MRI pattern selects patients with unknown stroke time who benefit from thrombolysis

1. Stroke patients with unknown time of stroke onset and DWI-FLAIR mismatch indicative of a stroke within the prior 4.5 hours who were randomized to alteplase were more likely to have a favorable outcome at 90 days than those receiving placebo.

2. Rates of death and symptomatic intracranial hemorrhage were higher amongst patients treated with alteplase, although these associations did not reach statistical significance.

Evidence Rating Level: 1 (Excellent)

Study Rundown: Guidelines support the administration of alteplase to appropriately selected stroke patients with a time last seen well within 4.5 hours. The time of stroke onset is often unknown, as in the case of “wake-up strokes,” which excludes many patients from beneficial treatment. Previous work has demonstrated that in acute ischemic stroke, an MRI pattern of a diffusion-weighted imaging (DWI) lesion without a fluid-attenuated inversion recovery (FLAIR) lesion is predictive of the stroke happening within 4.5 hours. The investigators of this randomized controlled trial aimed to evaluate if DWI-FLAIR mismatch could select patients with stroke of unknown time that would benefit from intravenous thrombolysis. The primary endpoint was a favorable outcome at 90 days, defined as a modified Rankin scale score of 0 or 1. Patients with unknown stroke time and DWI-FLAIR mismatch who were treated with alteplase had significantly higher rates of a favorable outcome at 90 days compared to those treated with placebo. There were higher rates of death and symptomatic intracranial hemorrhage (ICH) in the treatment arm, but these associations did not reach statistical significance.

A major strength of this study is its randomized, multicenter study design. The trial was planned to enroll at least 800 patients to achieve adequate statistical power but was only able to enroll 503 patients. The study is thus likely underpowered for its primary outcome and would be expected to overestimate the effect size.

Click to read the study in NEJM

Relevant Reading: DWI-FLAIR mismatch for the identification of patients with acute ischaemic stroke within 4·5 h of symptom onset (PRE-FLAIR): a multicentre observational study

In-Depth [randomized controlled trial]: This multicenter randomized controlled trial enrolled 503 patients from 2012 to 2017 and assigned patients to alteplase (n=254) or placebo groups (n=249). The study sought to evaluate if alteplase would improve functional outcomes amongst patients with a stroke of unknown time of onset, but with a DWI-FLAIR mismatch. Key inclusion criteria included an unknown time of stroke onset and presence of a lesion on DWI but not FLAIR imaging. Important exclusion criteria included contraindications to thrombolysis, lesions larger than 1/3 the size of the middle cerebral artery territory, severe stroke defined as an NIH stroke scale score of greater than 25, and patients with a planned thrombectomy. The primary endpoint was a favorable outcome at 90 days, defined as a modified Rankin scale score of 0 or 1. Key secondary endpoints at 90 days included the ordinal score on the modified Rankin scale, quality of life scores, and MRI infarct volume at 22-36 hours after randomization. Key safety endpoints included death and symptomatic ICH.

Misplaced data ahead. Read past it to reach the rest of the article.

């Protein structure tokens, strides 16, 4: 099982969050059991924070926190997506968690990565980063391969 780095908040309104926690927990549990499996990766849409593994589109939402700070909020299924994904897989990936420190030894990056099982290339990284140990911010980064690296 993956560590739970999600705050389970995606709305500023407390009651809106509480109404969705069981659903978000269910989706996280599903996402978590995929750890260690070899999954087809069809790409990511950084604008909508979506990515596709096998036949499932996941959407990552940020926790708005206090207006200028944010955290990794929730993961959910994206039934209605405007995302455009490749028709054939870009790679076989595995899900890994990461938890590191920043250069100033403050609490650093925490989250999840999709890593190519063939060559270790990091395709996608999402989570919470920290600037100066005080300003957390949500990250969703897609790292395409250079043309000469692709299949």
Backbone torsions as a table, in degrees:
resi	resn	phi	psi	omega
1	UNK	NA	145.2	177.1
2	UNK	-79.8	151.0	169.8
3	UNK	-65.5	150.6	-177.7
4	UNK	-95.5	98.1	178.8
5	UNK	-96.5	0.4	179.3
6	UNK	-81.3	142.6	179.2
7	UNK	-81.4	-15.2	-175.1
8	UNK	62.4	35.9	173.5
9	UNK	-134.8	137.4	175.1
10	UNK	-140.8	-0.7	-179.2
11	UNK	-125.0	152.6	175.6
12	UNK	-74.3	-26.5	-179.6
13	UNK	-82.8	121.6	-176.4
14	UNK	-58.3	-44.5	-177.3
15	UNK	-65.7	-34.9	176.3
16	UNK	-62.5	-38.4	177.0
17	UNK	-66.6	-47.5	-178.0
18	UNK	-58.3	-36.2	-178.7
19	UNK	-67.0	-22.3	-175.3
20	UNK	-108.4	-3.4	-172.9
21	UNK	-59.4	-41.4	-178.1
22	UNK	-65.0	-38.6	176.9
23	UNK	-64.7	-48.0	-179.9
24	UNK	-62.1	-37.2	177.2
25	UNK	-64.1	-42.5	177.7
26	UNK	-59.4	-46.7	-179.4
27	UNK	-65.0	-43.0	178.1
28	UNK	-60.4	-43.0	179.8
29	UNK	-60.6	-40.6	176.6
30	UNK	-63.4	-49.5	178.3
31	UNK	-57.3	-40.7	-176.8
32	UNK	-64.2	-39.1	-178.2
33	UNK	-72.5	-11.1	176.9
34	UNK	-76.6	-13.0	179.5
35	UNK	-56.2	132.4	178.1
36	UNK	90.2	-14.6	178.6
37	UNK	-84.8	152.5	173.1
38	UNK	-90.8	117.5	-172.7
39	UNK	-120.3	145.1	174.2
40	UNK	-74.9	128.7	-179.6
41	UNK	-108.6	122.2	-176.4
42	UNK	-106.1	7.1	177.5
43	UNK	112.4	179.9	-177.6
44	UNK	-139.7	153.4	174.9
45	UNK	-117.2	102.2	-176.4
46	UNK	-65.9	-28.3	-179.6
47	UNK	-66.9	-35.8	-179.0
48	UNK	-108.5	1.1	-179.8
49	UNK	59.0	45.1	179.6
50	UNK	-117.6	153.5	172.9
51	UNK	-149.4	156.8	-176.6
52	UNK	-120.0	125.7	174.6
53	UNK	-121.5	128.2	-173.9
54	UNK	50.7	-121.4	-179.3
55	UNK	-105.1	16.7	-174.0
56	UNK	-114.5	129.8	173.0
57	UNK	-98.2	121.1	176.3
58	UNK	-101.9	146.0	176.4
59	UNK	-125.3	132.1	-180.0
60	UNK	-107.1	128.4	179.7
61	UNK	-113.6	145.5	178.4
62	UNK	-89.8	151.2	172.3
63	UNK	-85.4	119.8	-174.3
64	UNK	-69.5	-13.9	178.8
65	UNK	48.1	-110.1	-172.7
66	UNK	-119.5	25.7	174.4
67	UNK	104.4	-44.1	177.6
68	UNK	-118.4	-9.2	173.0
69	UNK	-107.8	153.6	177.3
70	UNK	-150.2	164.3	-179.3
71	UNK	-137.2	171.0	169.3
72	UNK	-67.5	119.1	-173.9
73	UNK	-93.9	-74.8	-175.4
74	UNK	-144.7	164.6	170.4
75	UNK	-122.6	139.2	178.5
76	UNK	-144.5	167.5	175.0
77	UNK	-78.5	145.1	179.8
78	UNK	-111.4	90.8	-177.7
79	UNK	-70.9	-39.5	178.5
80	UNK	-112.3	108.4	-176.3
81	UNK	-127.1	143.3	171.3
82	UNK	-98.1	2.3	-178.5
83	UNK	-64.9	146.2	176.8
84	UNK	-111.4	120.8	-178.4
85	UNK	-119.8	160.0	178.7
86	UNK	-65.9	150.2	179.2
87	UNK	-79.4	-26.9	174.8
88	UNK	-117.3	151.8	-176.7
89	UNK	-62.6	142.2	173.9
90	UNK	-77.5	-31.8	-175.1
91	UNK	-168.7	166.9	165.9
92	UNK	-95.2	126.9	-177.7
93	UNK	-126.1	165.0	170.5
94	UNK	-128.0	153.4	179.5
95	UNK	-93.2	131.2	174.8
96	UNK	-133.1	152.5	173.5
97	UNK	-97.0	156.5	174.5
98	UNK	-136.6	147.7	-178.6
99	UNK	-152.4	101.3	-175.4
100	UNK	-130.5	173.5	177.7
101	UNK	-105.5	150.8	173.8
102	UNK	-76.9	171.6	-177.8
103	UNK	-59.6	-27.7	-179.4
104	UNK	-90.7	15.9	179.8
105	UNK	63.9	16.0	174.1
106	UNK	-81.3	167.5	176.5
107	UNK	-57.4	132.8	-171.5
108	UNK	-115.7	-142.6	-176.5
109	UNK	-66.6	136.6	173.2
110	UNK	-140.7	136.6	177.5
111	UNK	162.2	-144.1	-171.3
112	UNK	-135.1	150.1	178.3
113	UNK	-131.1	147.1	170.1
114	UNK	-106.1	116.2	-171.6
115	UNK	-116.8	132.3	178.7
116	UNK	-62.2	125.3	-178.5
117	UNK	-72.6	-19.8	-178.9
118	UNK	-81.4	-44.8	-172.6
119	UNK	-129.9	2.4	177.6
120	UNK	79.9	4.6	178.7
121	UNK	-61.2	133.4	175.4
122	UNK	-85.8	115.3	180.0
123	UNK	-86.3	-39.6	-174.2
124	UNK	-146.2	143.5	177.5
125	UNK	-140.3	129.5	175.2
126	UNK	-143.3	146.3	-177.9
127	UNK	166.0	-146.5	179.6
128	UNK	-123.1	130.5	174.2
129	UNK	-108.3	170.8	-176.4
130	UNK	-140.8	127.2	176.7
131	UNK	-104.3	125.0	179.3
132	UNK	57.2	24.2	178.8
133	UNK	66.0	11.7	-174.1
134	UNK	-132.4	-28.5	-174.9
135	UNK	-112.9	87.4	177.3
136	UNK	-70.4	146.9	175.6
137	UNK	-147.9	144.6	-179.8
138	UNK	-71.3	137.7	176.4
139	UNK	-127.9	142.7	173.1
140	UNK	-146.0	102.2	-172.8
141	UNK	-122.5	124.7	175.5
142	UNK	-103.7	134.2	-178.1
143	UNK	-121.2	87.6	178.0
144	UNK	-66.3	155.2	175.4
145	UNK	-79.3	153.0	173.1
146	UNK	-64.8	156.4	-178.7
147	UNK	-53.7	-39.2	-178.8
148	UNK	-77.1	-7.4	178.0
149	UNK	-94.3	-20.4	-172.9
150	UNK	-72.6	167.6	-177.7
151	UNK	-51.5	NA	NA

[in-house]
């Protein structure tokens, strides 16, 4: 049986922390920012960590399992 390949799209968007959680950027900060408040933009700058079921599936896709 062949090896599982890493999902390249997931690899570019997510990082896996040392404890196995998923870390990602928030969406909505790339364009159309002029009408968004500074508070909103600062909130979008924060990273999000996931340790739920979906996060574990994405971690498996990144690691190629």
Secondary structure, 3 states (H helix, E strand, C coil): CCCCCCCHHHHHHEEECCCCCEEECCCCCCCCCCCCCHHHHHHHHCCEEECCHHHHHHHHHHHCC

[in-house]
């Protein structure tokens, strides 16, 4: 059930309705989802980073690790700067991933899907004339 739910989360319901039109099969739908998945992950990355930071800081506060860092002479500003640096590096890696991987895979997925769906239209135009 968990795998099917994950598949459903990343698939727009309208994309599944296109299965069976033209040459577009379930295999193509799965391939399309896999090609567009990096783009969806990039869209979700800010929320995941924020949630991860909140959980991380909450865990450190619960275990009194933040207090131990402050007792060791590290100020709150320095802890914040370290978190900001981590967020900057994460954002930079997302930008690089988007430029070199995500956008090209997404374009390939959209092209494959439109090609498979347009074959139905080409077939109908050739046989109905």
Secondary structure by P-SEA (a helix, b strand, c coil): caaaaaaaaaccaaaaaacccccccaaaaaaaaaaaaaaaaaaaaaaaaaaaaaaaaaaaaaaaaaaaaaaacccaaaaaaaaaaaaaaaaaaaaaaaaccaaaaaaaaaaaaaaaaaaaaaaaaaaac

Most patients (89%) included in the study experienced a ‘wake-up stroke’ (as opposed to confusion or aphasia confounding ascertainment of time of onset). At 90 days, the number of patients in the alteplase group who experienced a favorable outcome was 11.5% higher than in the placebo group (53.3% vs 41.8%; adjusted odds ratio, 1.61; 95% confidence interval [CI], 1.09 to 2.36; p = 0.02). The median modified Rankin score was significantly better in the alteplase group at 90 days, as was the average total score on a quality of life scale. The MRI infarct volume at 22-36 hours post-randomization was not significantly different between the two groups. The number of deaths was higher in the alteplase group (10 vs. 3 in placebo), as was the number of symptomatic ICH (2% vs. 0.4% in placebo) events, but neither association was statistically significant.

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